Thursday, June 05, 2008


We got a new book in at Borders last week for my "All
Things Local" section and the minute I saw it I knew I'd be
buying a copy. It's Peter F. Stevens' "Hidden History of the
Boston Irish" (trade paperback, $19.99 from History Press)
and a quick scan of the back made me grin. There was a
reference to Barney McGinniskin, who in 1851 became the
first Irishman on the Boston Police force. Barney announced
his arrival with: "Barney McGinniskin from the bogs of

I could picture him roaring that out, an "in your face"
declaration of his presence despite the opposition to his hiring
that Stevens details. Many of the objections against him were
all too familiar to the Irish immigrants of the early 19th
century: he was taking work away from native born
Americans, American culture was threatened by the influx
of low born, poorly educated foreigners, and worst of all,
they were Catholic!

Barney lost his place on the force three years later during the
era of the aptly named "Know Nothing" Party's reign of anti-
Catholic terrorism, but the Irish kept coming, carving out
lives for themselves and their families in New England.

"No Irish Need Apply?' Fine, some of them started their own
businesses while others took on menial jobs that put roofs
over their heads and money in the bank. If they had to work
as maids or ditch diggers, they did; their children would have
the chance for better jobs as clerks or teachers. Bit by bit
they worked their way to their dreams. Among them were
my Mom's grandparents.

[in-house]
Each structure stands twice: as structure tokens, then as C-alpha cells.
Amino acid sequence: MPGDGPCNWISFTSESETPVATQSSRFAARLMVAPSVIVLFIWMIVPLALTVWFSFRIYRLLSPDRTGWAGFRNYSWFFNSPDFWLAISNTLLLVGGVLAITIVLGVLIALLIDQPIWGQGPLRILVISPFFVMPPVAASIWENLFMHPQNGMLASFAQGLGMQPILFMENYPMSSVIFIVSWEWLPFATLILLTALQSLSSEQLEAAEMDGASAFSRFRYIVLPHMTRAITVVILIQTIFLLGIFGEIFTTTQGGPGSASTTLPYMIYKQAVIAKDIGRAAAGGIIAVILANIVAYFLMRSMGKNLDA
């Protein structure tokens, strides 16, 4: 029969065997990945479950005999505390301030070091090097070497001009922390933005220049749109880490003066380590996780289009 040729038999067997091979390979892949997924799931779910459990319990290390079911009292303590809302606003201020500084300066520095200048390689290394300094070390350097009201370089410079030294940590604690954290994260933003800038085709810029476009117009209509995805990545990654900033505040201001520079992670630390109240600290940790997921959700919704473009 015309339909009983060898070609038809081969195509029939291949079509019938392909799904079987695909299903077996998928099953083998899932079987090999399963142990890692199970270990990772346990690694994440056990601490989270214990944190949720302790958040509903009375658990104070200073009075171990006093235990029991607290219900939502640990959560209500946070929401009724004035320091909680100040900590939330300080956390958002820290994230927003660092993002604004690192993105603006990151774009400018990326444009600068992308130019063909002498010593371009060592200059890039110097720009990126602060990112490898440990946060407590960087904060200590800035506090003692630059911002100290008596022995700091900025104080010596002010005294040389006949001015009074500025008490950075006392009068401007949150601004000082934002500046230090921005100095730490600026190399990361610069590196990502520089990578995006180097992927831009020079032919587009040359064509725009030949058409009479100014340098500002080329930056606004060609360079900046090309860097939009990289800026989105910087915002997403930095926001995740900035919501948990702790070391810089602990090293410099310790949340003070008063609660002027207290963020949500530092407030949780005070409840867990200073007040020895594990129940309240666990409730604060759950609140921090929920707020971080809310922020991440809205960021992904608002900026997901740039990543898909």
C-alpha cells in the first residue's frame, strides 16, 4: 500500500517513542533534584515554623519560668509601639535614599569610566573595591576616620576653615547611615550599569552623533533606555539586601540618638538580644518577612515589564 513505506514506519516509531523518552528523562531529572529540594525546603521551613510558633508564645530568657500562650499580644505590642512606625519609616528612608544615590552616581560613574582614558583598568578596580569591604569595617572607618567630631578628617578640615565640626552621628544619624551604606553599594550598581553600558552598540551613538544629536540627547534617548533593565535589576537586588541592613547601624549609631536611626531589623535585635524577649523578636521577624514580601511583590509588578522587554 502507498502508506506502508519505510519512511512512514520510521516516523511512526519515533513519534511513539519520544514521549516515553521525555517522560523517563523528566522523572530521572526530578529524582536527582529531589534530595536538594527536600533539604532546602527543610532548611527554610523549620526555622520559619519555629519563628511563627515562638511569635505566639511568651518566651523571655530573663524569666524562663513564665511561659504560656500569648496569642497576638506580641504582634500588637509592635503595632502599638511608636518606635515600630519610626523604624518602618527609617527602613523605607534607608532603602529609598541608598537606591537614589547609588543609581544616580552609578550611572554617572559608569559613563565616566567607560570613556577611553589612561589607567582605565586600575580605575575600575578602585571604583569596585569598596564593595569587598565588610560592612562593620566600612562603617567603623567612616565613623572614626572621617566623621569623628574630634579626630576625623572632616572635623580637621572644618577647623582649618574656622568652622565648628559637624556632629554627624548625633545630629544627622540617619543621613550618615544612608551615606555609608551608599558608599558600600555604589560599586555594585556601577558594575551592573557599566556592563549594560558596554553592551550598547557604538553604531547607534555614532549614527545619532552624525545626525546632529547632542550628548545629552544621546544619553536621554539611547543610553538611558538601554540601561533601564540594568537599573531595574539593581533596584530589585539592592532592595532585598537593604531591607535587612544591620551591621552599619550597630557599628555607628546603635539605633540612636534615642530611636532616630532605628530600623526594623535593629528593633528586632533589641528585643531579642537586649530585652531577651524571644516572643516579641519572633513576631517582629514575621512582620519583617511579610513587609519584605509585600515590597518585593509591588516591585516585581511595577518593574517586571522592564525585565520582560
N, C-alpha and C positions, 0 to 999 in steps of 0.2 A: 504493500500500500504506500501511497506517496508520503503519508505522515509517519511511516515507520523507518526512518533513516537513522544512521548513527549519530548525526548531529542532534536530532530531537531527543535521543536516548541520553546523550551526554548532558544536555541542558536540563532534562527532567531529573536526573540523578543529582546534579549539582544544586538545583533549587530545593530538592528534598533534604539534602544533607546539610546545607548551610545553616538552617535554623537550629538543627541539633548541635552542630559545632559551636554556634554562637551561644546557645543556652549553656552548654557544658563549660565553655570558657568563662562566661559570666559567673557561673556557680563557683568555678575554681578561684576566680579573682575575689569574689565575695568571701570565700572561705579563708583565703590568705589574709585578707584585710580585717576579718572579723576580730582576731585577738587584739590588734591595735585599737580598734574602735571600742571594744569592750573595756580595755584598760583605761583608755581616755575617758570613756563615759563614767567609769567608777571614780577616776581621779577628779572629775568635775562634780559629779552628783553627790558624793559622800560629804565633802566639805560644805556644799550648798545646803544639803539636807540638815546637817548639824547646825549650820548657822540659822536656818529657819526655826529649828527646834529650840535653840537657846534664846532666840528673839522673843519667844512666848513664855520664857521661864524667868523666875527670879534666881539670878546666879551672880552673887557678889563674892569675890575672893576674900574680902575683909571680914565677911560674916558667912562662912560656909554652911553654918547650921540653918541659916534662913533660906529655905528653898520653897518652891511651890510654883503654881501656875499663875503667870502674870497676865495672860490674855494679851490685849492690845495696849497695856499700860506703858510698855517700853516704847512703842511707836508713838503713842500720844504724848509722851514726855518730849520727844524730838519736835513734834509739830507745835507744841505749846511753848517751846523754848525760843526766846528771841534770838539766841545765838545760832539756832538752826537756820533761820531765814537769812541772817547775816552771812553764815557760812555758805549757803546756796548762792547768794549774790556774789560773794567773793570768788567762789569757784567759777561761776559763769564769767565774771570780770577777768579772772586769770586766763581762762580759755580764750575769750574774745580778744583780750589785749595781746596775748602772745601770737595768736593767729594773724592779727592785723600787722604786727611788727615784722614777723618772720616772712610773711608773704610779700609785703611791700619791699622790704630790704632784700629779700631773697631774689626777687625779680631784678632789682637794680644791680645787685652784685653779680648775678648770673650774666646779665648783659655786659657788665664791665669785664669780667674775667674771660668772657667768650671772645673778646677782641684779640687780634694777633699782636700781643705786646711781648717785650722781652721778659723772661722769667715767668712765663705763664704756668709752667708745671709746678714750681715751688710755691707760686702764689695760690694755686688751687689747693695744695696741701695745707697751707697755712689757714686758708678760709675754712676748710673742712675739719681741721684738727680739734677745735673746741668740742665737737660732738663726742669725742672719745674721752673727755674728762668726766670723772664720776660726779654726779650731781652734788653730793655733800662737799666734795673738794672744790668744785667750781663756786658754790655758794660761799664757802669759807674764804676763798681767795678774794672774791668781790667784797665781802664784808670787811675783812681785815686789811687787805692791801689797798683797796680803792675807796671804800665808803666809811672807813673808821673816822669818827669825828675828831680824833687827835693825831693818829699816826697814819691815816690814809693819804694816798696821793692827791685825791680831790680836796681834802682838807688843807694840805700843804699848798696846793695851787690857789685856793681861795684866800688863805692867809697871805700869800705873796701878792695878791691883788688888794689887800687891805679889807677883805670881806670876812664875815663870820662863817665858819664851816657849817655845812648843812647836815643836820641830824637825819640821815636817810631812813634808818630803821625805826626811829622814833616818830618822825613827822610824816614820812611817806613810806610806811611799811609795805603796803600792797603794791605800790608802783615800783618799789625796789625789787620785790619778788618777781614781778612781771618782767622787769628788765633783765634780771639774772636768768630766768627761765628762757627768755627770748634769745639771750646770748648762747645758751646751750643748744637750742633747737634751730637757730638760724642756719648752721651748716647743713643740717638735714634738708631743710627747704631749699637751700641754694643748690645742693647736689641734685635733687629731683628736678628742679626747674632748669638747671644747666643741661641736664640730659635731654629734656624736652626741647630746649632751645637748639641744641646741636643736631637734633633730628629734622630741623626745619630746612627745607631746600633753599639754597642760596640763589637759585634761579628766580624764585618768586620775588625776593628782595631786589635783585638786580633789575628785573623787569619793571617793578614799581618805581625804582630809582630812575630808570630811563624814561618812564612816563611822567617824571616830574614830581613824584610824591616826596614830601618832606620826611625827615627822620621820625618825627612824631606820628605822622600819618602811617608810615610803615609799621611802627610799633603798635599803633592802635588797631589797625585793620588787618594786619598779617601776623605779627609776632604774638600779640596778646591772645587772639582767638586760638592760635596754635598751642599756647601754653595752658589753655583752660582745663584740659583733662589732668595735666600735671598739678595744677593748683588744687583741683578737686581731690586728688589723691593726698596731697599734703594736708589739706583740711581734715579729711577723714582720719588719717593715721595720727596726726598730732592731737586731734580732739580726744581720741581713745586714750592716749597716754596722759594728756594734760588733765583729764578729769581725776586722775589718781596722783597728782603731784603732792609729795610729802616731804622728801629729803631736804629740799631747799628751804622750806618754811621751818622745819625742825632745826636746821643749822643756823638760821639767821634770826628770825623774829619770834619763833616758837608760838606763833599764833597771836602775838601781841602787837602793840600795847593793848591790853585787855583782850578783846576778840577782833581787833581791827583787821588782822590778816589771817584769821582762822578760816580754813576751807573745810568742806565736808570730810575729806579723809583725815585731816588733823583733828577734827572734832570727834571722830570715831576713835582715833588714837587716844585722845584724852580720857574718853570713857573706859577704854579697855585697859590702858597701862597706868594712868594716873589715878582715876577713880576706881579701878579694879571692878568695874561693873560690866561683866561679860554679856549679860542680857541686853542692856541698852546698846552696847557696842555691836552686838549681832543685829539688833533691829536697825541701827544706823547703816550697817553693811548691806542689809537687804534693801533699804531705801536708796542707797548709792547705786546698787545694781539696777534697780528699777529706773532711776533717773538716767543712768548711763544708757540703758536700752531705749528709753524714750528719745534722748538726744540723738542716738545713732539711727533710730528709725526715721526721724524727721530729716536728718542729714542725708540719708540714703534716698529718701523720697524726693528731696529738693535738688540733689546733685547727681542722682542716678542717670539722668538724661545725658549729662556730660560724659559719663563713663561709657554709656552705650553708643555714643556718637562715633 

One of her grandfathers, John McFarland, started out as a
laborer in 1880 and was working for the Boston City Street
department by the 1910 census and as a gardener for the
City in 1920. At the time of his death he owned two houses.
By 1940, his sons were employed by shoe factories, a bottler,
and a diamond cutting company and each of them owned
their own homes. His grandchildren include three Boston
firemen. It's an American success story that's repeated in
many other families whose ancestors arrived here with very
little and achieved so very much through hard work and

I recently heard a conservative declare we make too much
of being "hyphenated" Americans, of being Irish-American,
or Italian-American or Polish-American. If he had his way,
there'd be no celebration of Columbus Day or St. Patrick's
Day or any other ethnic group festivities.

I was astonished as a historian, as a genealogist, as well as,
yes, an Irish-American. We should be proud of being
Americans but we should also be proud of where our
families came from and the contributions their cultures have
made to American culture as a whole. When I hear the debate
raging over immigration today I hear some of the same
arguments used against the immigrants of other times,
including my Irish ancestors. If those arguments had
prevailed then, what a much poorer country America would
be today!

And as a historian I am proud of the contribution Ireland itself
has made to music and literature, and in its role the Irish
monasteries played in preserving much of the Greek and
Roman literature duringthe Middle Ages.

So that's what I feel about being Irish and Irish-American:
pride in my ancestors for what they overcame, and grateful
to them for what they have given back to America in return!

Written for the 6th edition of The Carnival of Irish Heritage
and Culture at the Small-Leaved Shamrock.


Lisa said...

This is a great post, Bill. I found myself wanting to give you (and our Irish immigrant forebears) a standing ovation after I read it.

Thanks for sharing your comments. I, too, have heard the same echoes in the current discussion on immigration.

I look forward to reading the book you recommended, and continuing to learn more about our shared Boston Irish heritage.

Small-leaved Shamrock
A light that shines again
100 Years in America

footnoteMaven said...

I'm on the Amen row!

English-Scottish-Irish(?)-German-American that I am.


barbara said...

Hi Bill,
Excellent post.

I'am more than sure that you are proud of your family. That is quite a success story !

Have a great day ;)

Janice said...


I was glad to see you comparing today's controversy over immigration with that of "yesterdays." Overcoming a prejudice and fear of newcomers apparently is one lesson we have not learned.

I enjoyed your article very much!